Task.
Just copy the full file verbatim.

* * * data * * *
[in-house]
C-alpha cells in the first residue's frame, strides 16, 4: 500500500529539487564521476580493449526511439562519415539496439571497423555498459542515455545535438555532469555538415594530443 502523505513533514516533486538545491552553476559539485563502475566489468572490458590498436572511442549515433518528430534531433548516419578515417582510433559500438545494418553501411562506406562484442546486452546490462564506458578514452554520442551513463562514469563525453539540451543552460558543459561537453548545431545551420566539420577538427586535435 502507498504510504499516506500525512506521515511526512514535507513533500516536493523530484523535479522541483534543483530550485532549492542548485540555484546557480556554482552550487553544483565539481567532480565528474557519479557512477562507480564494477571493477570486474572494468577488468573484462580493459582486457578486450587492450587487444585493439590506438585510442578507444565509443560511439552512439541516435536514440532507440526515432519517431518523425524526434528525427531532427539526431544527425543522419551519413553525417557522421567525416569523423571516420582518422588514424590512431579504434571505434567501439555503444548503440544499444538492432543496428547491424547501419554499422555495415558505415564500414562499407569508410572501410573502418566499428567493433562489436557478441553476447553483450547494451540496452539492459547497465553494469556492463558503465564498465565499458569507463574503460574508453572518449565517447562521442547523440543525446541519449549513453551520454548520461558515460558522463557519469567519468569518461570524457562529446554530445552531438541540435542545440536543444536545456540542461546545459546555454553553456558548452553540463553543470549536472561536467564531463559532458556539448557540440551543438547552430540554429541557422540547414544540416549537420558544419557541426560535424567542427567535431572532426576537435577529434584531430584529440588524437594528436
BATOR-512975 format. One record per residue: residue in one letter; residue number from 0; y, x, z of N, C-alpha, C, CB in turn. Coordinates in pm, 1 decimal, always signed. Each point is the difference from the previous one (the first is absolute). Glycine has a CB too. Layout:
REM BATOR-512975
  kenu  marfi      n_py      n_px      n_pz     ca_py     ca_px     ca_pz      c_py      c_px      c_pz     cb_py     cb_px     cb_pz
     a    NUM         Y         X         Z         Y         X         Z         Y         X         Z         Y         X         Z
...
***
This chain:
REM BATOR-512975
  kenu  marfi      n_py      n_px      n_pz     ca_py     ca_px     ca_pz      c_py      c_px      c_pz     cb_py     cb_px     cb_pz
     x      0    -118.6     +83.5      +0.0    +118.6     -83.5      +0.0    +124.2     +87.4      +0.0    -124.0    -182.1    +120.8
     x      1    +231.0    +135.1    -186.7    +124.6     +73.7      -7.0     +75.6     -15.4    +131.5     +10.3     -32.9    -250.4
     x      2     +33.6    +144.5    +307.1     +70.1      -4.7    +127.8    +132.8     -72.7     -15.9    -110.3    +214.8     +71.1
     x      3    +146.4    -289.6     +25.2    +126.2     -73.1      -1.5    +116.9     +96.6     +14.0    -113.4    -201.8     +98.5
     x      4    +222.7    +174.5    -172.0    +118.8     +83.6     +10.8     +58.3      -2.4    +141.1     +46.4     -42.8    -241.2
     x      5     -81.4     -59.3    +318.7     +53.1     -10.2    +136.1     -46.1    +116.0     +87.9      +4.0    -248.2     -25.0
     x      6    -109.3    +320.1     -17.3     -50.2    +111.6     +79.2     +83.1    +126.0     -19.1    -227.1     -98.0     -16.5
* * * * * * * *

[in-house]
C-alpha cells in the first residue's frame, strides 16, 4: 500500500529539487564521476580493449526511439562519415539496439571497423555498459542515455545535438555532469555538415594530443 502523505513533514516533486538545491552553476559539485563502475566489468572490458590498436572511442549515433518528430534531433548516419578515417582510433559500438545494418553501411562506406562484442546486452546490462564506458578514452554520442551513463562514469563525453539540451543552460558543459561537453548545431545551420566539420577538427586535435 502507498504510504499516506500525512506521515511526512514535507513533500516536493523530484523535479522541483534543483530550485532549492542548485540555484546557480556554482552550487553544483565539481567532480565528474557519479557512477562507480564494477571493477570486474572494468577488468573484462580493459582486457578486450587492450587487444585493439590506438585510442578507444565509443560511439552512439541516435536514440532507440526515432519517431518523425524526434528525427531532427539526431544527425543522419551519413553525417557522421567525416569523423571516420582518422588514424590512431579504434571505434567501439555503444548503440544499444538492432543496428547491424547501419554499422555495415558505415564500414562499407569508410572501410573502418566499428567493433562489436557478441553476447553483450547494451540496452539492459547497465553494469556492463558503465564498465565499458569507463574503460574508453572518449565517447562521442547523440543525446541519449549513453551520454548520461558515460558522463557519469567519468569518461570524457562529446554530445552531438541540435542545440536543444536545456540542461546545459546555454553553456558548452553540463553543470549536472561536467564531463559532458556539448557540440551543438547552430540554429541557422540547414544540416549537420558544419557541426560535424567542427567535431572532426576537435577529434584531430584529440588524437594528436
BATOR-512975 format. One record per residue: residue in one letter; residue number from 0; y, x, z of N, C-alpha, C, CB in turn. Coordinates in pm, 1 decimal, always signed. Each point is the difference from the previous one (the first is absolute). Glycine has a CB too. Layout:
REM BATOR-512975
  kenu  marfi      n_py      n_px      n_pz     ca_py     ca_px     ca_pz      c_py      c_px      c_pz     cb_py     cb_px     cb_pz
     a    NUM         Y         X         Z         Y         X         Z         Y         X         Z         Y         X         Z
...
***
This chain:
REM BATOR-512975
  kenu  marfi      n_py      n_px      n_pz     ca_py     ca_px     ca_pz      c_py      c_px      c_pz     cb_py     cb_px     cb_pz
     x      0    -118.6     +83.5      +0.0    +118.6     -83.5      +0.0    +124.2     +87.4      +0.0    -124.0    -182.1    +120.8
     x      1    +231.0    +135.1    -186.7    +124.6     +73.7      -7.0     +75.6     -15.4    +131.5     +10.3     -32.9    -250.4
     x      2     +33.6    +144.5    +307.1     +70.1      -4.7    +127.8    +132.8     -72.7     -15.9    -110.3    +214.8     +71.1
     x      3    +146.4    -289.6     +25.2    +126.2     -73.1      -1.5    +116.9     +96.6     +14.0    -113.4    -201.8     +98.5
     x      4    +222.7    +174.5    -172.0    +118.8     +83.6     +10.8     +58.3      -2.4    +141.1     +46.4     -42.8    -241.2
     x      5     -81.4     -59.3    +318.7     +53.1     -10.2    +136.1     -46.1    +116.0     +87.9      +4.0    -248.2     -25.0
     x      6    -109.3    +320.1     -17.3     -50.2    +111.6     +79.2     +83.1    +126.0     -19.1    -227.1     -98.0     -16.5